This article is aimed at supplying information to assist dairy producers in evaluating the decision to continue using rbST or not, and how to proceed if the decision is to cease use. Because revenues and costs are farm specific, a budgeting approach is discussed with the intent that dairy farmers will substitute their own values for analysis and decision making.
Economic Implications of Discontinuing rbST
A partial budget approach can be used to evaluate the decision to discontinue the use of rbST or not. Partial budgeting examines only the changes from the management decision. In this case, the status quo is using rbST and the alternative (challenger) is discontinuing use. We assume that anyone not currently using rbST will not choose to begin using the technology at this time.
Partial budgeting groups the revenue and cost changes and calculates the net difference. The revenue and cost changes one might expect from discontinuing rbST are in Table 1 and discussed in detail below. The net effect is (A + B) – (C + D). To be clear, the analysis and decision is only for dairy producers currently using rbST. The management change being evaluated is whether to begin producing rbST-free milk for a year beginning February 1, 2008 (i.e., as of January 1, 2008 no rbST will be used in the herd). Those farms that stop use will receive a higher milk price for all of their milk, but forego the profit available from the additional milk that could have been produced with rbST during that period.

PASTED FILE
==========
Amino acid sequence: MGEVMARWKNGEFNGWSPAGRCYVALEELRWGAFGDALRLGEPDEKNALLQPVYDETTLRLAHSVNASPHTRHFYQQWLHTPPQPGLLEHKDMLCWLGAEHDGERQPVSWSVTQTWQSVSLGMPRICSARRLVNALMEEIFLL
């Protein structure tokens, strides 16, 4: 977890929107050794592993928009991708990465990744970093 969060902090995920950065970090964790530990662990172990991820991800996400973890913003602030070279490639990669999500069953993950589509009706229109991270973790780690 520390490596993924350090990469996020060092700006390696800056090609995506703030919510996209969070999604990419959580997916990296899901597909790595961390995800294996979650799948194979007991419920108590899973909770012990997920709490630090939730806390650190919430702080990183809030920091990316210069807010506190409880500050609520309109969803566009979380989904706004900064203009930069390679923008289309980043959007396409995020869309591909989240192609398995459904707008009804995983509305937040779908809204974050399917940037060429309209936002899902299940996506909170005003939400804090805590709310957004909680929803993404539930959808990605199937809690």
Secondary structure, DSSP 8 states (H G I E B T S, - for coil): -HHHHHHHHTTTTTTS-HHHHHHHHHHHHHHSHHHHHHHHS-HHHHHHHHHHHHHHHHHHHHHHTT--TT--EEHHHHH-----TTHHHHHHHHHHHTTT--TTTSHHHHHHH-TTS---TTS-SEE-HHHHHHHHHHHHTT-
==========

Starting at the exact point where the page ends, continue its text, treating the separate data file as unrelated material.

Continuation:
Discontinuing the use of rbST will entitle the farm to an additional over-order premium. Michigan cooperatives were given a commitment for a 75 cent/hundredweight (cwt) premium to provide rbST-free milk for the Class I market for a 1-year period. This money will be part of the over-order premium. It will be weighted by the Class I utilization resulting in approximately 25 to 30 cents per hundredweight. When this premium is added to the existing over-order premium of about 10 cents, the total over-order premium for rbST-free milk would be about 40 cents per cwt.
The other milk price implications vary by specific cooperative. Because the MMPA decision is more transparent, we examine that case. MMPA decided herds that continue using rbST will receive the Class III milk price plus any quality and volume premiums. In contrast, MMPA herds not using rbST after the deadline will continue to be paid the producer price differential (PPD) from the FMMO as well as the over-order premium. The PPD is the pool value in excess of Class III price. In some years, the average PPD is quite small. In fact, when Class III prices increase rapidly as they have in 2007 (and did in 2004), the PPD can even be negative in some months.